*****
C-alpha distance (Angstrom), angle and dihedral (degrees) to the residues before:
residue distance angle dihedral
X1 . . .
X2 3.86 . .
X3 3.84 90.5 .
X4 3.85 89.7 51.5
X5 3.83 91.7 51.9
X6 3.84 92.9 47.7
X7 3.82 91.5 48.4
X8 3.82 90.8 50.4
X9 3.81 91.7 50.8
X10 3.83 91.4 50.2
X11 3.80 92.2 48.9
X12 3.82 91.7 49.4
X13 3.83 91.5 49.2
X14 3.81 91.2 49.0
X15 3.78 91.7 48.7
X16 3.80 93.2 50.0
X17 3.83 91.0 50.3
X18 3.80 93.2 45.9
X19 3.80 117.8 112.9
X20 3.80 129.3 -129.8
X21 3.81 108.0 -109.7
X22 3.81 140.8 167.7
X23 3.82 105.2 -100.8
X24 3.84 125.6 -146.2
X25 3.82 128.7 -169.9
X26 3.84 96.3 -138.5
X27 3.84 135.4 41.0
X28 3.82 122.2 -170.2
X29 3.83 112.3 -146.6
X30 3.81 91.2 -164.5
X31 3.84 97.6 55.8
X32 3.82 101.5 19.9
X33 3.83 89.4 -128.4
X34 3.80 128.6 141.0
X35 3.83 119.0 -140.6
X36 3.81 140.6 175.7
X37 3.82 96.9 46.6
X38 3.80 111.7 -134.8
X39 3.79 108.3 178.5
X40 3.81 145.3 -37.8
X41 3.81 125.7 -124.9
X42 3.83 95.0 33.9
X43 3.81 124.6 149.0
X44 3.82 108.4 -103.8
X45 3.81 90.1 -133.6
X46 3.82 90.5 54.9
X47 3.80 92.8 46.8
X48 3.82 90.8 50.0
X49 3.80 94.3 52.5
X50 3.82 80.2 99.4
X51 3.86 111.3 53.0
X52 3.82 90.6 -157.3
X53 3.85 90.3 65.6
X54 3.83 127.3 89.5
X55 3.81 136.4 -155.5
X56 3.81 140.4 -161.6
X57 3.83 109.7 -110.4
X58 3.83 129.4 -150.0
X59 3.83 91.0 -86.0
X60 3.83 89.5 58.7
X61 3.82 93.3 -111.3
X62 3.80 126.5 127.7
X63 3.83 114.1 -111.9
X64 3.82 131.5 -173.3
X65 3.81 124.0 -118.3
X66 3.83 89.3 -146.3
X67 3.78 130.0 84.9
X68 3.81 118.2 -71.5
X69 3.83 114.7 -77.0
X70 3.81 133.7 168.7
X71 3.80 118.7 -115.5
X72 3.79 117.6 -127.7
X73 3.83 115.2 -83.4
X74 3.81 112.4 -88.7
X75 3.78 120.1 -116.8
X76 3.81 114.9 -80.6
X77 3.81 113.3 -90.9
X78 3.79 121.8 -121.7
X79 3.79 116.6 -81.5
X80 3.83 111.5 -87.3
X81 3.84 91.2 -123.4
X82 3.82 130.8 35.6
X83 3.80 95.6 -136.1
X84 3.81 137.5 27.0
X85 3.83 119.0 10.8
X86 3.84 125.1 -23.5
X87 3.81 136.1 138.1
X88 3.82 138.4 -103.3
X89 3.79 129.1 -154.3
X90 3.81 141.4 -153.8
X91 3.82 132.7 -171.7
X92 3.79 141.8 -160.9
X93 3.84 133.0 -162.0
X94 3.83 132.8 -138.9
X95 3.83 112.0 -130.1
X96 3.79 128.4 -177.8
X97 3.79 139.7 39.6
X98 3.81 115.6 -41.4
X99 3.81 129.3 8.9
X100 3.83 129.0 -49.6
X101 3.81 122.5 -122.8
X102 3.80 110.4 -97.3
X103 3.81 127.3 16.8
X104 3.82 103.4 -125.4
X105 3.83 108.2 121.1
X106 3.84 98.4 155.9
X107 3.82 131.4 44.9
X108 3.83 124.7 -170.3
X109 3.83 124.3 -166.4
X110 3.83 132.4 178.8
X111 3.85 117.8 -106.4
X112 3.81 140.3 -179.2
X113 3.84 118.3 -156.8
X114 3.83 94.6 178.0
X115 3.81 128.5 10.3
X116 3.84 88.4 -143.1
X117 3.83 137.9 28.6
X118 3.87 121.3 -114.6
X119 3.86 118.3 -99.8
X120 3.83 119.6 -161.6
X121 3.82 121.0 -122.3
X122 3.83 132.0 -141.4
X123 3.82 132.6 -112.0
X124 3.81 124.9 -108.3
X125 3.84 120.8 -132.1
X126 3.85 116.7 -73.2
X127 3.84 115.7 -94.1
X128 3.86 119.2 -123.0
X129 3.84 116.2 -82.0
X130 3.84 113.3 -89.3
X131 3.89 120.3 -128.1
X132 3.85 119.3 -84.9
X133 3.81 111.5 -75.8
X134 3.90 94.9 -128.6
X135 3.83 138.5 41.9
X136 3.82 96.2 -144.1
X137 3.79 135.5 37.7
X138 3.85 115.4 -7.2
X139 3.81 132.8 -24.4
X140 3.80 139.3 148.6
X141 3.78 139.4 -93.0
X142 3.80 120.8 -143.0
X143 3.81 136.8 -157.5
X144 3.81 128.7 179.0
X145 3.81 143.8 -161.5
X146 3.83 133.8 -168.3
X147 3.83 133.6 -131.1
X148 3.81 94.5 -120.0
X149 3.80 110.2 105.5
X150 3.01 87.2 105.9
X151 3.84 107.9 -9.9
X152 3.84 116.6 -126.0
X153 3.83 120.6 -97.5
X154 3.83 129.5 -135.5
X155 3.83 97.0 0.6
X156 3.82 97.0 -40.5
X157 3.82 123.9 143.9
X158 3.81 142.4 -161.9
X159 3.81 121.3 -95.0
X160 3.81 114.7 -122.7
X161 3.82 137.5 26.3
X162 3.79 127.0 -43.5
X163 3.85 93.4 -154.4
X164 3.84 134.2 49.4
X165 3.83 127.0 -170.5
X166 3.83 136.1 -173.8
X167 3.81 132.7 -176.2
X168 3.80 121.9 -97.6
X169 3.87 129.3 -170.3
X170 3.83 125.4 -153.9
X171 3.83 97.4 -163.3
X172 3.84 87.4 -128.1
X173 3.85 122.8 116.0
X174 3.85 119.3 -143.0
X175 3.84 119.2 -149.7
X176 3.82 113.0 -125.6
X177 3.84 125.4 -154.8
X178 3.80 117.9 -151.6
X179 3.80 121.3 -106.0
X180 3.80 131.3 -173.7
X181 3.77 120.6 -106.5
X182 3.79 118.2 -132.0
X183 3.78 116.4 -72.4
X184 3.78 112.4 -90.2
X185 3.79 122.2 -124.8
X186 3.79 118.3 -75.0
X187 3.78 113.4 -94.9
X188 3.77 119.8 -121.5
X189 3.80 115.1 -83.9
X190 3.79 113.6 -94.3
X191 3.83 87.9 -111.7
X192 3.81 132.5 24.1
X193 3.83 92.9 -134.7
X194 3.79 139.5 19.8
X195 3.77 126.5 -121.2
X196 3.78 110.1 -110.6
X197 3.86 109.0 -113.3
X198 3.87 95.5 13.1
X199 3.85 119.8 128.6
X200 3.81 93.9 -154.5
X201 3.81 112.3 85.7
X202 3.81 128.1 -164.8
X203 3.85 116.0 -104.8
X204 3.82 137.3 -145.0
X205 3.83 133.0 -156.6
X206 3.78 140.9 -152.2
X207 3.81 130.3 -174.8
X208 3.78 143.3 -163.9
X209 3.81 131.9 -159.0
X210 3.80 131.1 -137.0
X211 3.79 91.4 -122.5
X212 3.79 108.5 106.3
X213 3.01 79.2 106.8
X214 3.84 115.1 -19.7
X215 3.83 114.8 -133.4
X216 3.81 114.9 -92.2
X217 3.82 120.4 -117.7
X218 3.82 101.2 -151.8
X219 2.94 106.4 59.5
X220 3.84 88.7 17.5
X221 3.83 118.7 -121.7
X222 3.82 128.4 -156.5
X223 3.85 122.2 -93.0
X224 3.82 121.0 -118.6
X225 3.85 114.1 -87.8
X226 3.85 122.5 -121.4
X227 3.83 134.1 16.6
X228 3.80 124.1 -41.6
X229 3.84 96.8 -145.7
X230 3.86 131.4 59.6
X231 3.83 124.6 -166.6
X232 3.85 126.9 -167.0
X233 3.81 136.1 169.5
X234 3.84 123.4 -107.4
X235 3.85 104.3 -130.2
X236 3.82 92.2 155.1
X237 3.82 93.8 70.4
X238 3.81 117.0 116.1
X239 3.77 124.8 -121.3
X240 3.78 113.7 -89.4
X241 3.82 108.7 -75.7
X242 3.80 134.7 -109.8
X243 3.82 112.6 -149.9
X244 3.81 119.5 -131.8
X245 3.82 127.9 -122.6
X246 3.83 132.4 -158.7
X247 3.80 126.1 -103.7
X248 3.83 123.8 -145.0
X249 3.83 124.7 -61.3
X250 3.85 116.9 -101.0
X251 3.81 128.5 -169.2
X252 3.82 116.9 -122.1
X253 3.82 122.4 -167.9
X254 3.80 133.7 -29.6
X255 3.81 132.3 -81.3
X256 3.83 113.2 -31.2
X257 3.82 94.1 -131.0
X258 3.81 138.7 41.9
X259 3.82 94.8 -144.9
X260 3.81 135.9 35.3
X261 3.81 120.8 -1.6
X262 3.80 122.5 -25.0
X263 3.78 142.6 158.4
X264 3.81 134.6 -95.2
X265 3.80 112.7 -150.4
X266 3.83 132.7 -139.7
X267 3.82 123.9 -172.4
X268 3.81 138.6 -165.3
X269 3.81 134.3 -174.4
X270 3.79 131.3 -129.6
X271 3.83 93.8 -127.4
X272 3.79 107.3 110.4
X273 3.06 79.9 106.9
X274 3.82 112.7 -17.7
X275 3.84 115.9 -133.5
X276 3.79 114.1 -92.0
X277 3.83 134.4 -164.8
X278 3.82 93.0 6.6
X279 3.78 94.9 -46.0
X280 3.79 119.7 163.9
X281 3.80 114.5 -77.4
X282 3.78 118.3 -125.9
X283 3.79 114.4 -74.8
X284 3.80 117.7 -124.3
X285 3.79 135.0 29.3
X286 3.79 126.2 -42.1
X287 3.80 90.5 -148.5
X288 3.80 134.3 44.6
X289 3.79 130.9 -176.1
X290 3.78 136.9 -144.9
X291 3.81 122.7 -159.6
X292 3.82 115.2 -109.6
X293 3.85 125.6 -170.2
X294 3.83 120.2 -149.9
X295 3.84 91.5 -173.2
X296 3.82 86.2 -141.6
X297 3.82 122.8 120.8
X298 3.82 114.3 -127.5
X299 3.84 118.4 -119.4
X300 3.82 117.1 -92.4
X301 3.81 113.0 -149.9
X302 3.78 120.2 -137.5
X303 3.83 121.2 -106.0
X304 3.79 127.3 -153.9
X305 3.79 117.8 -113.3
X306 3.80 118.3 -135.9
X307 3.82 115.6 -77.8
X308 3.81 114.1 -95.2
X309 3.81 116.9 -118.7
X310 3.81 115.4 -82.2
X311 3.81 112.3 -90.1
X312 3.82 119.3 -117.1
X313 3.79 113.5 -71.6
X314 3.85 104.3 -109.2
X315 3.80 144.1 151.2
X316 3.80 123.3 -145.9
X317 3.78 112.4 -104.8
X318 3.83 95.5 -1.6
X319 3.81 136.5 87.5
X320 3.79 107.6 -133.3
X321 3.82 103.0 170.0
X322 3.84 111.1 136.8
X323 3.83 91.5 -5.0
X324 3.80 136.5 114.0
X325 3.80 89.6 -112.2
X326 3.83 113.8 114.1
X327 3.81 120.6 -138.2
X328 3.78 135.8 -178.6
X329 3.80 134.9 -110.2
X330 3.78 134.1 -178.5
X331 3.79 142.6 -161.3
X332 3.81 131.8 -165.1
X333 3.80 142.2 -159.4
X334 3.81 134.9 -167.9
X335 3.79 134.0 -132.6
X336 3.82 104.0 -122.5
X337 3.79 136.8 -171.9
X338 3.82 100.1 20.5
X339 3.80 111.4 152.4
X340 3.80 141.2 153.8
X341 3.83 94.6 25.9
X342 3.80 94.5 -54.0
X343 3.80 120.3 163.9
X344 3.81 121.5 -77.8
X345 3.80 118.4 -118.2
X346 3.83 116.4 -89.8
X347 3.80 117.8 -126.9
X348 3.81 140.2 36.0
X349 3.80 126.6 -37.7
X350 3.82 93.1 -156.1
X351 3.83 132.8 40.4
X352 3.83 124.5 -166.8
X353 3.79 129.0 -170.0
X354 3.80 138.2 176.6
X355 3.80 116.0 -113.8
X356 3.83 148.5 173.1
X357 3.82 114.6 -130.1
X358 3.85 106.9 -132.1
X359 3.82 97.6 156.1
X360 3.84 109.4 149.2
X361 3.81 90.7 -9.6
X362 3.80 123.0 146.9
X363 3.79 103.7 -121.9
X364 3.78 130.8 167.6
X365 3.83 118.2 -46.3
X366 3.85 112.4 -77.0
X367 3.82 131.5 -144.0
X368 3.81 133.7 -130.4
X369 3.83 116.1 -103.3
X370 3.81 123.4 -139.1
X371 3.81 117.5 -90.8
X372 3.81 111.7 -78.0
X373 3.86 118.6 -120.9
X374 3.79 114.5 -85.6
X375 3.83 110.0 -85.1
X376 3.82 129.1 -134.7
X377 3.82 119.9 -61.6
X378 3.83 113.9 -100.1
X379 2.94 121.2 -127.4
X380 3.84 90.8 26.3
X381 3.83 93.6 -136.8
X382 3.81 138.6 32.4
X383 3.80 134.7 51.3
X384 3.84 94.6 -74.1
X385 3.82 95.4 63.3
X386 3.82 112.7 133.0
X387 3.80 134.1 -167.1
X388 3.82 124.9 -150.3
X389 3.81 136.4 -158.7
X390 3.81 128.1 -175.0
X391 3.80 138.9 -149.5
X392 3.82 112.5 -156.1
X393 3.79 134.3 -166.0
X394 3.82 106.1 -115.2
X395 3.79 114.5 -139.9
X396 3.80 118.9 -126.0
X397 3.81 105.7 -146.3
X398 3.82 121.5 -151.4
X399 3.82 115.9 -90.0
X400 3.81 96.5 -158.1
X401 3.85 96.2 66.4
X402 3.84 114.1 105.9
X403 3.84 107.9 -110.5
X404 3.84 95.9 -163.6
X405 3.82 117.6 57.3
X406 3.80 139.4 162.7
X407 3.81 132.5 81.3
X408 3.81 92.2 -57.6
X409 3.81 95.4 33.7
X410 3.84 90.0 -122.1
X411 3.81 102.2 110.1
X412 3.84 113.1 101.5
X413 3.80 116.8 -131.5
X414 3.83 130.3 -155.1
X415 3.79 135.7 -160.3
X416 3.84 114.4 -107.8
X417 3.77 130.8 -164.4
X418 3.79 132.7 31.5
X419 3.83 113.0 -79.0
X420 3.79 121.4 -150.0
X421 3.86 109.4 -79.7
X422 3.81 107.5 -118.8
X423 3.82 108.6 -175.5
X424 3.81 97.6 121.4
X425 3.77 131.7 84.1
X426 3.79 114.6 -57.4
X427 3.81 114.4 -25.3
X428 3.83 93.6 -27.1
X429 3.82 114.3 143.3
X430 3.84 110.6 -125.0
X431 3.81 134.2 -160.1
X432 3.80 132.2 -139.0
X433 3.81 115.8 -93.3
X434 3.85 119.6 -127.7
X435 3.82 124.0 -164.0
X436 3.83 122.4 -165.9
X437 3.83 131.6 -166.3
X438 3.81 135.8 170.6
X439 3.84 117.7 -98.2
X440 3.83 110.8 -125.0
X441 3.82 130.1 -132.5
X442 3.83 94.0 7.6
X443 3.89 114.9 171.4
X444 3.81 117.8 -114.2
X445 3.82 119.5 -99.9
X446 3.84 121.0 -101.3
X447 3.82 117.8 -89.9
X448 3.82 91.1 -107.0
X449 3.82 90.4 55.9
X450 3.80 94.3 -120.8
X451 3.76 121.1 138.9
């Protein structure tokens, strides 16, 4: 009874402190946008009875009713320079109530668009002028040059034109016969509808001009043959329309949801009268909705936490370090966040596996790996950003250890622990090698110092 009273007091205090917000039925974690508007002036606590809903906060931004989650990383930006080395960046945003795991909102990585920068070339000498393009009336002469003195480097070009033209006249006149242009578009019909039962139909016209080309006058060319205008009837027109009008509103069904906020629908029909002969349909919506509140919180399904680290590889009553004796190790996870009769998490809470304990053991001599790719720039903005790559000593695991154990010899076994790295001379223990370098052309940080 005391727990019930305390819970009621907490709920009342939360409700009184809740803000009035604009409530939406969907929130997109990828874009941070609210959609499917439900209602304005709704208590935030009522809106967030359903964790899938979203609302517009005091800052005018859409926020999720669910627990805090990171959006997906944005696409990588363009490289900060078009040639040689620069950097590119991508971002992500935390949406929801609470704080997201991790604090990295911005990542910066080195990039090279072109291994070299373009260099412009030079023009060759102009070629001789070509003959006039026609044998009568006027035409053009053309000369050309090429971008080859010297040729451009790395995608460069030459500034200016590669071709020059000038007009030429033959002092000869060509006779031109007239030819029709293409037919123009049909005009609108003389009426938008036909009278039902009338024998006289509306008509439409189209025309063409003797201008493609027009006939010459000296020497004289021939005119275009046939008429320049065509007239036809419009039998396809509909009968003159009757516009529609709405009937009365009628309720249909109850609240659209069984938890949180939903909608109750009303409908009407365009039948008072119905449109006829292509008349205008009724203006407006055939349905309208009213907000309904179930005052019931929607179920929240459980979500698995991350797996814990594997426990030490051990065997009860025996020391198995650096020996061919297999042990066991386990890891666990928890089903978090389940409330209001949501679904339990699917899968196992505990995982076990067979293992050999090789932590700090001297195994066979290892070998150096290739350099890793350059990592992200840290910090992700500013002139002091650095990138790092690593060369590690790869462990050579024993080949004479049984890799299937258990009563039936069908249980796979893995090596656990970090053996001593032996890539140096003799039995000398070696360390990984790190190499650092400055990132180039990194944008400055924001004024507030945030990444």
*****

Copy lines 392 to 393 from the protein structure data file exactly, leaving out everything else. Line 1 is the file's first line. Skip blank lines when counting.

X390 3.81 128.1 -175.0
X391 3.80 138.9 -149.5